Stephen Baker

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Strange but true: Technology reduces our book choices

August 18, 2011General

It was five years ago that Wired's Chris Anderson wrote The Long Tail. He described how a large segment of the demand in the marketplace is for niche items, books that don't make the shelves at B&N, movies too obscure for the the rental joints (which since then have closed). The Internet filled the gap. A Mumbai family in Rockville no longer has to travel to Chicago to see Bollywood films. They can get them on Netflix.

However, the new devices we're busily buying to consume digital content--iPads, Kindles, etc--seem to lop off the Long Tail and reduce our choices. If you have a Kindle, for example, or a Kindle App on an iPad or phone, you can download a pile of classics for free. I have Emerson, Trolloppe, Montaigne, Horace Walpole, the Bible, Gibbon's Decline and Fall of the Roman Empire, and lots more. And of course it's easy to get the new fare, whether it's Jonathan Franzen or even Final Jeopardy.

But as I look at my book shelf, I see that much of the stuff there--books written between 1950 and 2005--is unavailable. And I'm not just talking long-tail items. Saul Bellow, a Nobel-prize-winning novelist, is largely off the Kindle. If you want to read Herzog or Humboldt's Gift, pony up for the paperback or stop by the library. You won't read the e-book, at least not yet. Bellow has lots of company.

I encountered this issue last weekend when I picked Leon Edel's five-volume biography of Henry James from my shelf. Back when I was 23, I read all five volumes, and I thought it would be interesting to revisit. I knew that Edel had condensed them into one volume, and that seemed like a better fit for my schedule. But the book is not on the Kindle. So I'm working my way through volume one in paper. And here's the problem: I now have to sit under a good lamp. The margins feel squished. The font is small.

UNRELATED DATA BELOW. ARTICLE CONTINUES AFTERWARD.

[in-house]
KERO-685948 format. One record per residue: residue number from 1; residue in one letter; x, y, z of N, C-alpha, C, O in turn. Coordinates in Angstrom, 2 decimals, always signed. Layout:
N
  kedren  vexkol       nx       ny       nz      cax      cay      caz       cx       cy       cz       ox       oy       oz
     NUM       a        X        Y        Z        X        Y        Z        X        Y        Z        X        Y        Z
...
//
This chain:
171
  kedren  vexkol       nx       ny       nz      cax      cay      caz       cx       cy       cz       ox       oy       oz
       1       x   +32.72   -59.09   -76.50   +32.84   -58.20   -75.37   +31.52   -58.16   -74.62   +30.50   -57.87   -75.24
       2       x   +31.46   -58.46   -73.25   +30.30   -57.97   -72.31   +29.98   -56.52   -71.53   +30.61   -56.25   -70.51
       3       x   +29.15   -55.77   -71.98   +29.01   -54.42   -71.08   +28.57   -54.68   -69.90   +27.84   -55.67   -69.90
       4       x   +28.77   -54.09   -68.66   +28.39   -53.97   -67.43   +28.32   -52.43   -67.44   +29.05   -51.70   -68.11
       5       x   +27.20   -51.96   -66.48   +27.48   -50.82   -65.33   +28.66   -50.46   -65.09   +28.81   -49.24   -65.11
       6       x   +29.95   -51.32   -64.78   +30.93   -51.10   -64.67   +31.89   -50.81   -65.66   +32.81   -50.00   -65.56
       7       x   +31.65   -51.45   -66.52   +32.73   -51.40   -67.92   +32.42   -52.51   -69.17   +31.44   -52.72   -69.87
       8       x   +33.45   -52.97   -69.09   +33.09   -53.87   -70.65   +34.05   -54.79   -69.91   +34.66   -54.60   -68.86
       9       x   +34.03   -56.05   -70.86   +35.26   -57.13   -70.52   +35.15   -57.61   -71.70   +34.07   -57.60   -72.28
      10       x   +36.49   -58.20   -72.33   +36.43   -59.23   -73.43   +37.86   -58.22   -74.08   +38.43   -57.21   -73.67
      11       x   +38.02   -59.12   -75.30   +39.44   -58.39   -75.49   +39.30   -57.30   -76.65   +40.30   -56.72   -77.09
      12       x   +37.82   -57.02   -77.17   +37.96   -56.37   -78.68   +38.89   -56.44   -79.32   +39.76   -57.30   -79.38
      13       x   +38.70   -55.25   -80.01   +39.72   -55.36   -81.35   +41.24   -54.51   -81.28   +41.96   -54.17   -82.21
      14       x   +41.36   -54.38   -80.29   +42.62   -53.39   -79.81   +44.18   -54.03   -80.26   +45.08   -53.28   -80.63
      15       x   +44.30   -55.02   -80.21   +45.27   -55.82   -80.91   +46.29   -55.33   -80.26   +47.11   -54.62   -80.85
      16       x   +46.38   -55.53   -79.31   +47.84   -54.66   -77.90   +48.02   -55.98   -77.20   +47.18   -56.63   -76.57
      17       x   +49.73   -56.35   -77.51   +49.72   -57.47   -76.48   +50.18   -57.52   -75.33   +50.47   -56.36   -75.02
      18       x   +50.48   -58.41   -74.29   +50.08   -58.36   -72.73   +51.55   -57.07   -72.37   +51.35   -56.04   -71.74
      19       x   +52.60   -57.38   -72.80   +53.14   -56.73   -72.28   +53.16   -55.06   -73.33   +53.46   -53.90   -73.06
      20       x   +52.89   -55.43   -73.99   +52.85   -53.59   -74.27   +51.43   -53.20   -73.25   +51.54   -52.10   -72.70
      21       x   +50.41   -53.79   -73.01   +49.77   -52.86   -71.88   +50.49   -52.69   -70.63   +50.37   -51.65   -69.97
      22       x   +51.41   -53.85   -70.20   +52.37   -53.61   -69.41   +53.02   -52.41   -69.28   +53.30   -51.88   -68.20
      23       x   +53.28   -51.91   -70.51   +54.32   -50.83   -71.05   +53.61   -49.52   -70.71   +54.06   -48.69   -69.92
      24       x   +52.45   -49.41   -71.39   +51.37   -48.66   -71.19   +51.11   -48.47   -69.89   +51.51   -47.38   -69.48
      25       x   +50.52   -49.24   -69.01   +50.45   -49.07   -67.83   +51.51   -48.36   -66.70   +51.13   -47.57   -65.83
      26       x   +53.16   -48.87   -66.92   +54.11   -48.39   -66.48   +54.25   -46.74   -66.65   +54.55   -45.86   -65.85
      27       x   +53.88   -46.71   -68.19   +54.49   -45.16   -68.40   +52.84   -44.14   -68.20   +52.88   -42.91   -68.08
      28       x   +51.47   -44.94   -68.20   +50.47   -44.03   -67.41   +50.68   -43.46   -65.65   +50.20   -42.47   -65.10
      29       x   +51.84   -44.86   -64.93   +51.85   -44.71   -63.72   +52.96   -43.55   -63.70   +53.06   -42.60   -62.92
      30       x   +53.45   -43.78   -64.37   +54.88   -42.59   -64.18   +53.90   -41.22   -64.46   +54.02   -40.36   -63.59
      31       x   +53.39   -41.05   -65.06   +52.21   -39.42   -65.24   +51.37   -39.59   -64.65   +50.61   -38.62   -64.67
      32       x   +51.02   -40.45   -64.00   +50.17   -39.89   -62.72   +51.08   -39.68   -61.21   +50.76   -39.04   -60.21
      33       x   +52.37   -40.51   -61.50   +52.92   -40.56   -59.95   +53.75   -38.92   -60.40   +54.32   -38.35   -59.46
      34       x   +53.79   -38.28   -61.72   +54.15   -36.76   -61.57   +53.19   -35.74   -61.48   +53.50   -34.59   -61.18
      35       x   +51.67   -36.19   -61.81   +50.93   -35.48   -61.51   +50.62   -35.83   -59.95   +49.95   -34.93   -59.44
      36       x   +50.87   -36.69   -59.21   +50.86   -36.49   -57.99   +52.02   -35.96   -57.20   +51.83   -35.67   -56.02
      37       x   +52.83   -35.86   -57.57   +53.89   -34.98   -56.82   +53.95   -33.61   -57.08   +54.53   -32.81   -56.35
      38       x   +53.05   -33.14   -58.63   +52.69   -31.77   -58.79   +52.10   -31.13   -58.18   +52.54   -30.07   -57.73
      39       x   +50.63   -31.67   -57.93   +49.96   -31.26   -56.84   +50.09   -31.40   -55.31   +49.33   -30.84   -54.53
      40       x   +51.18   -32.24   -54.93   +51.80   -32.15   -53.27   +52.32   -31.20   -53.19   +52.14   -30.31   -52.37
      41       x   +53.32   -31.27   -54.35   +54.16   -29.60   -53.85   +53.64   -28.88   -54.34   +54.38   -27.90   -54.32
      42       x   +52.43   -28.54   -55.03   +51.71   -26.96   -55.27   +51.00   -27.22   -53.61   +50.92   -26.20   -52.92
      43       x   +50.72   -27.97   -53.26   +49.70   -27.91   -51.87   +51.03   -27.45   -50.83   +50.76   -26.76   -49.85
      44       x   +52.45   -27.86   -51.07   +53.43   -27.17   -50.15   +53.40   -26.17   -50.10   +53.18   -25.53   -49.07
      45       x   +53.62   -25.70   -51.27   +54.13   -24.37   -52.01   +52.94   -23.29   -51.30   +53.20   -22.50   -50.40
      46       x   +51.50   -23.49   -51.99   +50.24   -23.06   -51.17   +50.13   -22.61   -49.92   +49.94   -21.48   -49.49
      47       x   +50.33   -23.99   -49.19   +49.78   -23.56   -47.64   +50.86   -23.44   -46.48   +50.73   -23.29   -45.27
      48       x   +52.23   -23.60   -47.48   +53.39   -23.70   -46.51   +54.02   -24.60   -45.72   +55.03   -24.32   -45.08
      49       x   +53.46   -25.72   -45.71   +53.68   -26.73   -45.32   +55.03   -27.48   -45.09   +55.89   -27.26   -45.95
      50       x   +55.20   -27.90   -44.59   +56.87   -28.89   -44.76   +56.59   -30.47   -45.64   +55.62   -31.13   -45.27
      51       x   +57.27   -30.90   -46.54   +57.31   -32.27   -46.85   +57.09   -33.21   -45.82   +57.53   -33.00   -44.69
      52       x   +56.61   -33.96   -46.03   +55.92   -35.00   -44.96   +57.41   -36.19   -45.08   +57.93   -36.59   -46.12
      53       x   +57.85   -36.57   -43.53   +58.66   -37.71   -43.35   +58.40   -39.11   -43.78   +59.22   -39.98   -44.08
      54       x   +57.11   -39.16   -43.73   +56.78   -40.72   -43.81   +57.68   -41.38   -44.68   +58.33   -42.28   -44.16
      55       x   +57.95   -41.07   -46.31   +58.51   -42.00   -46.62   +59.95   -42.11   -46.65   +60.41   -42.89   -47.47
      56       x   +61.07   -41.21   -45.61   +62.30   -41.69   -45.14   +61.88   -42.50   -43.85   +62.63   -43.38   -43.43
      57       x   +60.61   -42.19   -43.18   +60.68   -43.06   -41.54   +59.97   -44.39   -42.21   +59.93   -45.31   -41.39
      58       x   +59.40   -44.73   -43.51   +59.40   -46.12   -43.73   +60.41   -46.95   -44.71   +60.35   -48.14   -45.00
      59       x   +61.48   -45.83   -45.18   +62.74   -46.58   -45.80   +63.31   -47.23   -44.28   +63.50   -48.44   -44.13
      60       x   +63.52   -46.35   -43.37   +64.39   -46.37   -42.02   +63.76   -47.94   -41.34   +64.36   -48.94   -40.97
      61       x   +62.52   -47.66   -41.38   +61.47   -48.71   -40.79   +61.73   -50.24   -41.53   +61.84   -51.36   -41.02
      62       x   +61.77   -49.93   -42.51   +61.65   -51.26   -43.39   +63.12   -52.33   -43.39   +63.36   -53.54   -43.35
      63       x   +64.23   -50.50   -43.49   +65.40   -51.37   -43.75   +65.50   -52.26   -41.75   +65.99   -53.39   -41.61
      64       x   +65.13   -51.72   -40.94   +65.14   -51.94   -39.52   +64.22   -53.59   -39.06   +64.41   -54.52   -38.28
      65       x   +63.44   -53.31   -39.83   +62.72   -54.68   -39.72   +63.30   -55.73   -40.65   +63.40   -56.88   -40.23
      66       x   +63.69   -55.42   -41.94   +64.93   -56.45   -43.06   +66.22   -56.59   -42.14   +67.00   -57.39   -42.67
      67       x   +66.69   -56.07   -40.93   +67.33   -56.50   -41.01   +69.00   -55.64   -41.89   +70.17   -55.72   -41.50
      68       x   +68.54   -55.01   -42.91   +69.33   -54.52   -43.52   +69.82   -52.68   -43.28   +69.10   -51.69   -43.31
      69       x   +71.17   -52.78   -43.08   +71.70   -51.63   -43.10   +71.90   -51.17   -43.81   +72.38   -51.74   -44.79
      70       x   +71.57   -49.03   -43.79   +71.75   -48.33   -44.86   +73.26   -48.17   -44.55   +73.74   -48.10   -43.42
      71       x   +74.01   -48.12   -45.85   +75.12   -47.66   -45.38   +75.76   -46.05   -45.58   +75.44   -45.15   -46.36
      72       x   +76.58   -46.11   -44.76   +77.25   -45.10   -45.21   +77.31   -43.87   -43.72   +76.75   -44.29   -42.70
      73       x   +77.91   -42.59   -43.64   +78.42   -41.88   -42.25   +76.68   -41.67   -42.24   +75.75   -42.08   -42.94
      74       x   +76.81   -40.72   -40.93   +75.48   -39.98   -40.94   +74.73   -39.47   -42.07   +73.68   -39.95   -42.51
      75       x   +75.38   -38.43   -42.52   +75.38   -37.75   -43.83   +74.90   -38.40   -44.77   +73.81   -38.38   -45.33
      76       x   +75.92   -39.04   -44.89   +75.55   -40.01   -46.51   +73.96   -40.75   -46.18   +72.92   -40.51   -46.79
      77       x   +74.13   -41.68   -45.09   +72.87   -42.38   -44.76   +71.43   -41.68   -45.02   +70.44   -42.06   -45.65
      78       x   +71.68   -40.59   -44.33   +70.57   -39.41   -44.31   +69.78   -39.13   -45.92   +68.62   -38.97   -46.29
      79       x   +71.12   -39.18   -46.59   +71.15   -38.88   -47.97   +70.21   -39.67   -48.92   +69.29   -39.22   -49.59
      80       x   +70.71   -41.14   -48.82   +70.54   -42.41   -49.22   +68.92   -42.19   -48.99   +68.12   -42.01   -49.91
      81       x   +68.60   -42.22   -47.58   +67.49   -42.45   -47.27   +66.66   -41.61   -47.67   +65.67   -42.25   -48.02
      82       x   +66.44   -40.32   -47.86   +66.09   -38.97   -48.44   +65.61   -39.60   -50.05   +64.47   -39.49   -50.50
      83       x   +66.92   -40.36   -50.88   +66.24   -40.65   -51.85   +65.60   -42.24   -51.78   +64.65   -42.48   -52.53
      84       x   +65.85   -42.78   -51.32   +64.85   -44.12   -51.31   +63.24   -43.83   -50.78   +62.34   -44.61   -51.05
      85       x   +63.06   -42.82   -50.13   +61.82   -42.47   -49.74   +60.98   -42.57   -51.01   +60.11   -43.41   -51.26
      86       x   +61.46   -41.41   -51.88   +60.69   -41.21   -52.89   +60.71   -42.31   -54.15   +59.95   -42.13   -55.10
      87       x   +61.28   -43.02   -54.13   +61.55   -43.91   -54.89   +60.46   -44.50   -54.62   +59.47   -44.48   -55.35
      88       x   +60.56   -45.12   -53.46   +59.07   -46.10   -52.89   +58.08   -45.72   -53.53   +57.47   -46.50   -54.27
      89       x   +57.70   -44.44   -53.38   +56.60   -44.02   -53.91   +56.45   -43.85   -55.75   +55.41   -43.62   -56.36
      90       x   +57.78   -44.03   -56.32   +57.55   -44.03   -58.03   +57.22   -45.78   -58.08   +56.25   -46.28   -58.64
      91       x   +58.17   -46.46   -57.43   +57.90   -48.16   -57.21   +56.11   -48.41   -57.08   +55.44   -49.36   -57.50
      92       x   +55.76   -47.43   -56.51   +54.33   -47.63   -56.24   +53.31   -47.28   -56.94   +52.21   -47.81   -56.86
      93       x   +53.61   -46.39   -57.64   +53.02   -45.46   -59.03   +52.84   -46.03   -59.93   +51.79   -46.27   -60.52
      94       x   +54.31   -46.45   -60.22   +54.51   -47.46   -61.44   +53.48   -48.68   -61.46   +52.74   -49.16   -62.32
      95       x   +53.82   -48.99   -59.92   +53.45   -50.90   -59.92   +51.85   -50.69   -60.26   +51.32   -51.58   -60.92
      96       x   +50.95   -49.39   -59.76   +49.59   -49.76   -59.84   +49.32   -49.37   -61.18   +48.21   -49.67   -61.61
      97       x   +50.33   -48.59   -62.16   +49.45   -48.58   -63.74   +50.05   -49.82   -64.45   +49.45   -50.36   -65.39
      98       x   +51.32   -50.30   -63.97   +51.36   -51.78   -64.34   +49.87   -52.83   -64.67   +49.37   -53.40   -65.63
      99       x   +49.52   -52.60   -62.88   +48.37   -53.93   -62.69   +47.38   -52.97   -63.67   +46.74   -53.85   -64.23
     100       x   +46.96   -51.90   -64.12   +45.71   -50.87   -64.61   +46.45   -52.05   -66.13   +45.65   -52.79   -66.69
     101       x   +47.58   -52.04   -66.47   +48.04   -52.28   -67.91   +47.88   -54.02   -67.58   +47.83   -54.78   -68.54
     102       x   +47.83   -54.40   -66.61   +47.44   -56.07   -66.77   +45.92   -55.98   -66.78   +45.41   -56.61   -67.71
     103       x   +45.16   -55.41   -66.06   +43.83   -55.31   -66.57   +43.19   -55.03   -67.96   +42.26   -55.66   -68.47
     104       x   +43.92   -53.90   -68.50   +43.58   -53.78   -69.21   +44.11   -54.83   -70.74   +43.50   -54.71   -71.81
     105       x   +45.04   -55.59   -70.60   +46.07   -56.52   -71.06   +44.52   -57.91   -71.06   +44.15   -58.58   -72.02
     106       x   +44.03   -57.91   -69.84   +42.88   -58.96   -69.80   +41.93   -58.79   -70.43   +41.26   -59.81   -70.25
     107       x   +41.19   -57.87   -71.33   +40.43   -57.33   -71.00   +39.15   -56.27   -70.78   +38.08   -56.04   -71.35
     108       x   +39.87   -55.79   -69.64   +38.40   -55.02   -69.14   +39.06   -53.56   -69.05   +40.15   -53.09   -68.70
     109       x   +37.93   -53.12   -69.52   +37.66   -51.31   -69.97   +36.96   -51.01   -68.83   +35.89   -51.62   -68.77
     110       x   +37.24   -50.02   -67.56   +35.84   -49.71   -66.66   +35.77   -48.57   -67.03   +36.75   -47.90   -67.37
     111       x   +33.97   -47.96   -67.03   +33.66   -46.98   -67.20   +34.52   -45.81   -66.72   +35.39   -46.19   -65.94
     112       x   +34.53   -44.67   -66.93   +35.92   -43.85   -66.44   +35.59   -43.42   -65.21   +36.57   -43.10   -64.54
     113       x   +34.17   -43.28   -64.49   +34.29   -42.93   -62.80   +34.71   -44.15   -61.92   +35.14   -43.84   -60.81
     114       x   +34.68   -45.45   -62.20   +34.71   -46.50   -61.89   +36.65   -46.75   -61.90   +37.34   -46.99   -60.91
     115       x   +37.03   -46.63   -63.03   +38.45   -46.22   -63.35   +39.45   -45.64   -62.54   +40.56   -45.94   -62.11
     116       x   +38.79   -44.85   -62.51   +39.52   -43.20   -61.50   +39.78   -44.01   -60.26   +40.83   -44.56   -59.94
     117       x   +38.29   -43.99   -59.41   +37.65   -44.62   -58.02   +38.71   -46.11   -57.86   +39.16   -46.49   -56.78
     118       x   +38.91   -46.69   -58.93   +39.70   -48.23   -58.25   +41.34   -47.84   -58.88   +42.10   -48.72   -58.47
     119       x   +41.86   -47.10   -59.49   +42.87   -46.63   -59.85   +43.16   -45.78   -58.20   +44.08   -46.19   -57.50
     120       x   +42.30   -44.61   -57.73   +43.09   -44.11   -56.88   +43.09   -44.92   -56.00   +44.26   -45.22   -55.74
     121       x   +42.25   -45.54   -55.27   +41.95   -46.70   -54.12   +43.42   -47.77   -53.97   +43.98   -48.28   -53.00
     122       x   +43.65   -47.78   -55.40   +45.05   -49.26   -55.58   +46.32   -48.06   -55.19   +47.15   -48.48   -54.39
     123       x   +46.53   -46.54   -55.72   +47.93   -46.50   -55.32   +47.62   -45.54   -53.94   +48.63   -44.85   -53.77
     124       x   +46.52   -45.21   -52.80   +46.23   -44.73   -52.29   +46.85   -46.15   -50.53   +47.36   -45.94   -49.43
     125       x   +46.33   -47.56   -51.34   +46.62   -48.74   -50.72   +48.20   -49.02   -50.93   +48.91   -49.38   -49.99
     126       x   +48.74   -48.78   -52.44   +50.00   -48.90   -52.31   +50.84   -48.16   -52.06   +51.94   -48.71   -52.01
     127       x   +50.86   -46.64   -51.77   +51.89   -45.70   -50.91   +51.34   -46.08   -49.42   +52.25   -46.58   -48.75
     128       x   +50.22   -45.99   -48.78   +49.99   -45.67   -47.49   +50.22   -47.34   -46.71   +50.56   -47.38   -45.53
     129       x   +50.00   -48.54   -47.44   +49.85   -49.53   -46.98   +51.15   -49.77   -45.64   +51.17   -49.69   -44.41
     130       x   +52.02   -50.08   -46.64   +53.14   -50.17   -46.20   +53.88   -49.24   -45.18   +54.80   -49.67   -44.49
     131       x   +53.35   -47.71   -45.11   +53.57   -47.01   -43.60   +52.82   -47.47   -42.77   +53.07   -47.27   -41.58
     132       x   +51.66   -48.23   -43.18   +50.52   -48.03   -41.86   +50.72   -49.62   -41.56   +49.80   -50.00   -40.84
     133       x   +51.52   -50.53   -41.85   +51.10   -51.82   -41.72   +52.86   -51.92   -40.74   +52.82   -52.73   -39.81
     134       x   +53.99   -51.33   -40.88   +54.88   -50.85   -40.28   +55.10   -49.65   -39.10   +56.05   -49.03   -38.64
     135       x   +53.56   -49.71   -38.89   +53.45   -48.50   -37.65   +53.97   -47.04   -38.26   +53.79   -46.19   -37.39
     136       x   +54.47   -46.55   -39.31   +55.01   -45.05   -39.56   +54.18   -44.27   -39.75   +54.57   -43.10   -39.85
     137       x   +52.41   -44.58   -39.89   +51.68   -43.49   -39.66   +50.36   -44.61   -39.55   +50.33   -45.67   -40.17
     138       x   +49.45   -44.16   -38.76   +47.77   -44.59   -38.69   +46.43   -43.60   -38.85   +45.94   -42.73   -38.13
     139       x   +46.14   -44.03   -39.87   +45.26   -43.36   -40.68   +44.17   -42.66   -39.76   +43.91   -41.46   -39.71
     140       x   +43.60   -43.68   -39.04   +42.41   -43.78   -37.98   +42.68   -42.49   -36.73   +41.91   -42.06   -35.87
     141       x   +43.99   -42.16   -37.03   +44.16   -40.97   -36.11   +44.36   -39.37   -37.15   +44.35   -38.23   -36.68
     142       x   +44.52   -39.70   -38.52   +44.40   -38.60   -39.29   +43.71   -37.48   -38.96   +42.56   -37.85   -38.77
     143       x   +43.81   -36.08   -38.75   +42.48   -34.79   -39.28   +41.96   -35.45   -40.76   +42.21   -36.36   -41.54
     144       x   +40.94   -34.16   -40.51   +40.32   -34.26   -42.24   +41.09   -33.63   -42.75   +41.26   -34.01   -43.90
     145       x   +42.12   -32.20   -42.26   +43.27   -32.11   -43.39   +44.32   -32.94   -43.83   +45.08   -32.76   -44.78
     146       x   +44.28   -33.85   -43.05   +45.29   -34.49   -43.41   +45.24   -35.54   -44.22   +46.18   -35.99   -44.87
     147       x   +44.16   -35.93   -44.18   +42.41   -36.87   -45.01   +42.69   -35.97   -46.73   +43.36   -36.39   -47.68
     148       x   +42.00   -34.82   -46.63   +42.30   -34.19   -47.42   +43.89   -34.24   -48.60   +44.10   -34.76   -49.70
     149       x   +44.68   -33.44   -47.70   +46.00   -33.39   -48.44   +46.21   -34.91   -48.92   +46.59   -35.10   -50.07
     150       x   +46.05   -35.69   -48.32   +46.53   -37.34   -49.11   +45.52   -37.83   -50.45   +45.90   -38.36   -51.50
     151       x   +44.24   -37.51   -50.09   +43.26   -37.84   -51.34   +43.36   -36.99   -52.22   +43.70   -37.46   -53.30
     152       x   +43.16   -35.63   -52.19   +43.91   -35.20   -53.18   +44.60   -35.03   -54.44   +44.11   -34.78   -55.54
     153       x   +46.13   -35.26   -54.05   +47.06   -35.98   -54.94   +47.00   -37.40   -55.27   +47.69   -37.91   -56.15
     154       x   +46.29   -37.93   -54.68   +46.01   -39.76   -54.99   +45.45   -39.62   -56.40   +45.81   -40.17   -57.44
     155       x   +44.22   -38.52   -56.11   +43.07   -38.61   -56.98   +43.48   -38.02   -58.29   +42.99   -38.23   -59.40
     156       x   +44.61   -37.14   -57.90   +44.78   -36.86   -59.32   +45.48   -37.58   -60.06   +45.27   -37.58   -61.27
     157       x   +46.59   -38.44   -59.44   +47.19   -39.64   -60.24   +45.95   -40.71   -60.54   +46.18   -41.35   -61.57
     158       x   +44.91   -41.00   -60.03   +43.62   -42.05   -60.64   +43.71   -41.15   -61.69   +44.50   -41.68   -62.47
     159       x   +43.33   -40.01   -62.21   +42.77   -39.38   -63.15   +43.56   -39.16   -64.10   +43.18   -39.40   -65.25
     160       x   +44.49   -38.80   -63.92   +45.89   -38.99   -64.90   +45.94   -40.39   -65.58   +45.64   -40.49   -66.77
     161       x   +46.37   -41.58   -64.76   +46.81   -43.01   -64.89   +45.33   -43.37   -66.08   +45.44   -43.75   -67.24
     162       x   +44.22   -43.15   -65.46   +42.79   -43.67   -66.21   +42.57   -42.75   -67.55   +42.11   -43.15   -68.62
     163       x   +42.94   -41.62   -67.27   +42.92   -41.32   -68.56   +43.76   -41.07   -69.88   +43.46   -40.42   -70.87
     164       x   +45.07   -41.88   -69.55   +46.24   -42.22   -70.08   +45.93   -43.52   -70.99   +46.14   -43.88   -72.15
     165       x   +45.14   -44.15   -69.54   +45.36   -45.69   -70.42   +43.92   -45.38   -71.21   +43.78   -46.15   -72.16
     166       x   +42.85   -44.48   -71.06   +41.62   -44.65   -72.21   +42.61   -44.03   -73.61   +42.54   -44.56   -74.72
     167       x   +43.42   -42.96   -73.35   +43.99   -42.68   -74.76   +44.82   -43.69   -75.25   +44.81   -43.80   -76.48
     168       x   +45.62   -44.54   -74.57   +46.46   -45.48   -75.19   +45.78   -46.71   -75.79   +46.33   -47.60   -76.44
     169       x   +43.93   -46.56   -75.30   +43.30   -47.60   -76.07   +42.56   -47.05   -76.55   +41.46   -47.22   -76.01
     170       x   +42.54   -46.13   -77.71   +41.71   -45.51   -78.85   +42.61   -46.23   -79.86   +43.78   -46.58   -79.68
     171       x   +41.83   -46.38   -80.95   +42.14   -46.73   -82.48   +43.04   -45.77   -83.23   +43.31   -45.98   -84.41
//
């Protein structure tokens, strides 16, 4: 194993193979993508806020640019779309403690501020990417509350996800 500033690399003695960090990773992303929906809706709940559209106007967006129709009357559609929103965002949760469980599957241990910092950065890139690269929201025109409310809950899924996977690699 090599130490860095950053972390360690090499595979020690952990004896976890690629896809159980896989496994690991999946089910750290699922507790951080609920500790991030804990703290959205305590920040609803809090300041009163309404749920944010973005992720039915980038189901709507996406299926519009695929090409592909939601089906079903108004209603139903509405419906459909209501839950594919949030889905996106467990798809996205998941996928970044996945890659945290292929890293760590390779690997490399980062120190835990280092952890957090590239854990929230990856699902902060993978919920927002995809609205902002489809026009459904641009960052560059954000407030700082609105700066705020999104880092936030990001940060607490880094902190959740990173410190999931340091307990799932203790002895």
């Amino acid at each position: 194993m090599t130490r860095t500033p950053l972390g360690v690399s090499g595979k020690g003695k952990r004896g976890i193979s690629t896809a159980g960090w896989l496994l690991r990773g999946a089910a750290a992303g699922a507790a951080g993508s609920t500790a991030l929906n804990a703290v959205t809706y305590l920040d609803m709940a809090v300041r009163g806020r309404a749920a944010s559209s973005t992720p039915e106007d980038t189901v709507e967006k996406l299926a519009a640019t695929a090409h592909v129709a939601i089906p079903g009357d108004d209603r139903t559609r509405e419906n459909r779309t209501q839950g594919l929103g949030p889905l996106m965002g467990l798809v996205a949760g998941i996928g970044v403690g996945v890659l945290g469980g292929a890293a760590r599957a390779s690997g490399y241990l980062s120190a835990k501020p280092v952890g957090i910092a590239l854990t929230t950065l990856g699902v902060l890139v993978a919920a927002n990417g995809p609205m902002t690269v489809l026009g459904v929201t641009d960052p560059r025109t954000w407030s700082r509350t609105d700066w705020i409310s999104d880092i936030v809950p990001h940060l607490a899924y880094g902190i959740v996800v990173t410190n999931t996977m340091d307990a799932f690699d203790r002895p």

I realize, as I read it, that I'm getting spoiled by my e-reader. The upshot is that I'll increasingly avoid books that don't fit into that format, which means I'll skip Saul Bellow and countless others. Electronics narrows my choices.

Oh, don't worry, you might say. Eventually the publishers will digitize that stuff. There's a button on the Herzog page. It says "Tell the publisher! I'd like to read this book on my Kindle." When enough people press that button, Penguin will spend the money to create an e-book. But how about millions of long-tail books, the ones that only a couple dozen people want to read? Who will spend the money to digitize them?

Nobody. And as we grow accustomed (and addicted) to our e-readers, most of us will find ourselves settling for a modest selection of books, more or less what would fit into the big-box bookstores that are busy dying. It's the opposite of what the Internet promised.

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